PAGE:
Gangsterismo is an extraordinary accomplishment, the most comprehensive history yet of the clash of epic forces over several decades in Cuba. It is a chronicle that touches upon deep and ongoing themes in the history of the Americas, and more specifically of the United States government, Cuba before and after the revolution, and the criminal networks known as the Mafia.
The result of 18 years’ research at national archives and presidential libraries in Kansas, Maryland, Texas, and Massachusetts, here is the story of the making and unmaking of a gangster state in Cuba. In the early 1930s, mobster Meyer Lansky sowed the seeds of gangsterismo when he won Cuban strongman Fulgencio Batista’s support for a mutually beneficial arrangement: the North American Mafia were to share the profits from a future colony of casinos, hotels, and nightclubs with Batista, his inner circle, and senior Cuban Army and police officers. In return, Cuban authorities allowed the Mafia to operate its establishments without interference. Over the next twenty-five years, a gangster state took root in Cuba as Batista, other corrupt Cuban politicians, and senior Cuban army and police officers got rich. All was going swimmingly until a handful of revolutionaries upended the neat arrangement: and the CIA, Cuban counterrevolutionaries, and the Mafia joined forces to attempt the overthrow of Castro.
Gangsterismo is unique in the literature on Cuba, and establishes for the first time the integral, extensive role of mobsters in the Cuban exile movement. The narrative unfolds against a broader historical backdrop of which it was a part: the confrontation between the United States and the Cuban revolution, which turned Cuba into one of the most perilous battlegrounds of the Cold War.
“The anti-communist hysteria generated by the Cold War frequently unhinged the policy judgments of US government officials in many areas, but nowhere so completely as in our relations with Cuba. This conclusion is inescapable as Gangsterismo brilliantly unravels the bizarre tale of the Mafia army the Kennedy brothers recruited in their manic determination to rid Cuba of Castro, that vexing, seemingly indomitable Communist.” —Martin J. Sherwin, co-winner of the Pulitzer Prize (together with Kai Bird) for American Prometheus: The Triumph and Tragedy of J. Robert Oppenheimer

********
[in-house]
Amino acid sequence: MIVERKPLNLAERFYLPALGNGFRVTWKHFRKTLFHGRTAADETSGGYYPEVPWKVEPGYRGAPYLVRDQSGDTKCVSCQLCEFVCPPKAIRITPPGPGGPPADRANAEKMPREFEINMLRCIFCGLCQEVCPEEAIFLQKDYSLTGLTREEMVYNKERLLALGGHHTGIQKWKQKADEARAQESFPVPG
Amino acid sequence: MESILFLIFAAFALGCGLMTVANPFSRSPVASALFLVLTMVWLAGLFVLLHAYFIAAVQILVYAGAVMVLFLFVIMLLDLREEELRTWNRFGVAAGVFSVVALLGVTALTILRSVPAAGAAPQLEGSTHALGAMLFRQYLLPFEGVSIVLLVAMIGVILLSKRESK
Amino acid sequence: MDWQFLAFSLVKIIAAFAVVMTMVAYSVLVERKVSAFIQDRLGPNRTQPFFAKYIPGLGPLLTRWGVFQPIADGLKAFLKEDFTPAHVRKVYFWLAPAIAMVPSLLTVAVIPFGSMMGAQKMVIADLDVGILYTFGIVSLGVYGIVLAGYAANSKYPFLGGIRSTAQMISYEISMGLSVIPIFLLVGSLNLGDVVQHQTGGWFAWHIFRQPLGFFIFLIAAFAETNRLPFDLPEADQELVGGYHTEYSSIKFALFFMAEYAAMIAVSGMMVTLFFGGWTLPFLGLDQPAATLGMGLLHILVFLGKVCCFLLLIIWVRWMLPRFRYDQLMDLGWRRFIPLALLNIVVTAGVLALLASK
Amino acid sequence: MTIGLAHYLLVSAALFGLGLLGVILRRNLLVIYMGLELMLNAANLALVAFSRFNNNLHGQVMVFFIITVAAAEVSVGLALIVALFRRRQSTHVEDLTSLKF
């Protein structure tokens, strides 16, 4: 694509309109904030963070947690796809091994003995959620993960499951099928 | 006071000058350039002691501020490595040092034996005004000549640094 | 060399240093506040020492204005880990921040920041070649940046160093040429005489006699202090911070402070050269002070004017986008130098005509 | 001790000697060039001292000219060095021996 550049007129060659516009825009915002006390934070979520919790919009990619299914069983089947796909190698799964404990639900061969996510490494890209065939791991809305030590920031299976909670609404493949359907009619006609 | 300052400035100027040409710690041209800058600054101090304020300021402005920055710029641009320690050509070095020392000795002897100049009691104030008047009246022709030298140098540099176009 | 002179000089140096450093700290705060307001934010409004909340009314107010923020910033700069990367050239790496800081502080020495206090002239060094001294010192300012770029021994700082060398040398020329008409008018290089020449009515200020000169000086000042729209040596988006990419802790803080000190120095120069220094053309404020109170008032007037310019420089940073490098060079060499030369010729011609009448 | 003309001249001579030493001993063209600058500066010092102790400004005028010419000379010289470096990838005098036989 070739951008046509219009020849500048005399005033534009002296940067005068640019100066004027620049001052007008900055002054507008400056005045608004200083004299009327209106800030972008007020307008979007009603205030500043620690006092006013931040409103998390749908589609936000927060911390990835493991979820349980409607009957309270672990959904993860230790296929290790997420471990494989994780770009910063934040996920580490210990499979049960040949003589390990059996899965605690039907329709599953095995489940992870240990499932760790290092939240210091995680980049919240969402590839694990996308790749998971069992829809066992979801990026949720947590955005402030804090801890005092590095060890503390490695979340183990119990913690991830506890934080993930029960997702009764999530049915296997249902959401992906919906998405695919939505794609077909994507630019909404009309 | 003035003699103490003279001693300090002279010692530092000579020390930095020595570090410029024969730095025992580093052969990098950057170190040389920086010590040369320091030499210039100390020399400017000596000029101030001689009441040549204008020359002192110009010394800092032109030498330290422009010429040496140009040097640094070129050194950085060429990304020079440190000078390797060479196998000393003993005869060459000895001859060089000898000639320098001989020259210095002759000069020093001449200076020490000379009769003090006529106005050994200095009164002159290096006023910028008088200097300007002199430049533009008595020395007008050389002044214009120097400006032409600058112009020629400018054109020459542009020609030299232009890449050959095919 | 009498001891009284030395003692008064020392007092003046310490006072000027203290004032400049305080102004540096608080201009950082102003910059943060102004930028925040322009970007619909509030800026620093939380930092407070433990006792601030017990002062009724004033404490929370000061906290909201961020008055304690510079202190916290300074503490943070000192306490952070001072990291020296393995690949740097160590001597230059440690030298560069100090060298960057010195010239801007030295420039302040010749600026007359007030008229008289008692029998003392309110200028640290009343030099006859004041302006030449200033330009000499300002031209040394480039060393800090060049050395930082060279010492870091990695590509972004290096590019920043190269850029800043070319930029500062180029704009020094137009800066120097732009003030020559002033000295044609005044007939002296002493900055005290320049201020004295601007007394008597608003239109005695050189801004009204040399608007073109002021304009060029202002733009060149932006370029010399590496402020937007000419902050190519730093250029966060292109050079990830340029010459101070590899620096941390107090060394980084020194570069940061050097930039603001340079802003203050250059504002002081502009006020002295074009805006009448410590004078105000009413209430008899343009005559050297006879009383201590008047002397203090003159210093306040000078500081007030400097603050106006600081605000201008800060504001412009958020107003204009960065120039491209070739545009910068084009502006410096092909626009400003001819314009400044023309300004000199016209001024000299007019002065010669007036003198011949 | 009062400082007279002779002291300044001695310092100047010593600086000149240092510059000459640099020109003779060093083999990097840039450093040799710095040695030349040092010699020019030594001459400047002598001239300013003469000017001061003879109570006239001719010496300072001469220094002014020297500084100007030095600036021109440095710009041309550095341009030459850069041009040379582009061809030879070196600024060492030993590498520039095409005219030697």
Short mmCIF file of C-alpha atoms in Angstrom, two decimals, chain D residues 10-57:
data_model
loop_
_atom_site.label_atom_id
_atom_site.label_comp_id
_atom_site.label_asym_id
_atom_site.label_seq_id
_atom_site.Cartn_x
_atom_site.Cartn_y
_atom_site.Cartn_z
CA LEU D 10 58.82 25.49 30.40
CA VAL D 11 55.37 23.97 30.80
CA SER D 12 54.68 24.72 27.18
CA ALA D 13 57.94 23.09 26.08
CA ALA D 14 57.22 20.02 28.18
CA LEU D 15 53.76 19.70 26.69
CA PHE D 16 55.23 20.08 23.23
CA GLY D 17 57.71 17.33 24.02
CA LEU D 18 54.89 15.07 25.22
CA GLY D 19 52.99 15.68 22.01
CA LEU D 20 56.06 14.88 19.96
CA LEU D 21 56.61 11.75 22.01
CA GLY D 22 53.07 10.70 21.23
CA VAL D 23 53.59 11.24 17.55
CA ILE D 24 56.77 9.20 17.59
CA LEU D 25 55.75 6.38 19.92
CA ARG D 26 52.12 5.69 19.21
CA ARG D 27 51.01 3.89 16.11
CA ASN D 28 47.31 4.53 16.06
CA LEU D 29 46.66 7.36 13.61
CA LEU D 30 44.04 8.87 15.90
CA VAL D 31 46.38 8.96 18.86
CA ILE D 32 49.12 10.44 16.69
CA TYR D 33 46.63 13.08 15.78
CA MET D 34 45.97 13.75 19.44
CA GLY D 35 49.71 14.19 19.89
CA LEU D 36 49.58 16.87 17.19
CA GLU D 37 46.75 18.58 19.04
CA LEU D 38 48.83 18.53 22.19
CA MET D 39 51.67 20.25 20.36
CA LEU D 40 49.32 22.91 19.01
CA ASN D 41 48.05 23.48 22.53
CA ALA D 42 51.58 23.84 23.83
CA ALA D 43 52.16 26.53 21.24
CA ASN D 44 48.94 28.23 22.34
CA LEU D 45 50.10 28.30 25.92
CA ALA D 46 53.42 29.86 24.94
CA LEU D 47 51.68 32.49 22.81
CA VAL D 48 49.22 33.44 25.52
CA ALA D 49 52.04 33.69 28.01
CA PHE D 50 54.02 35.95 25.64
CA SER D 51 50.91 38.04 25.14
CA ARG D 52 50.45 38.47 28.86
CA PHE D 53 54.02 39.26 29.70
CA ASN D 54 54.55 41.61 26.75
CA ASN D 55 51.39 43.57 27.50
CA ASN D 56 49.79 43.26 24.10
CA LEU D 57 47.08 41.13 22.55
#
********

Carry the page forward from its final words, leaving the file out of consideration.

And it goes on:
“What is shocking is not what is new, but how much that is old – already on the record in presidential and other archives, CIA and FBI files, memoirs and histories – in Jack Colhoun’s Gangsterismo. Drawing on the National Security Archives, papers and books, public and private, he damningly documents the pathetic, incompetent and sometimes comic, but always inappropriate and anti-democratic, attempts by the CIA and/or its confederates, working in tandem with members of the mob, to assassinate Castro and overthrow the Cuban revolution.” —Victor S. Navasky, publisher emeritus, The Nation; professor, Columbia University Graduate School of Journalism
“Gangsterismo is an invaluable addition to our background knowledge about that small island nation that has incurred so much devotion and ire from U.S. Americans. Books about Cuba abound, but this one lays bare an often forgotten pre-revolutionary history of U.S.-based organized crime, and subsequent hidden U.S. government covert action. Colhoun has done his homework. This is a must-read.” —Margaret Randall, author of To Change the World: My Years in Cuba
“Few aspects of Cuba-U.S. relations have so doggedly resisted serious inquiry as the subject of organized crime in Cuba. Much of what we know has reached us by way of popular culture, principally through film and fiction, to which the subject of the underworld in the tropics so aptly lends itself. Colhoun represents a breakthrough: serious scholarship on a serious subject. He casts light upon one of the darkest recesses of a dark history, calling attention to the convergence of interests between the underworld of criminal activity and nether world of covert operations – and reveals in the process that film and fiction have actually only scratched the surface of a sordid story.” —Louis A. Pérez, Jr.editor, Cuba Journal; professor of history, University of North Carolina at Chapel Hill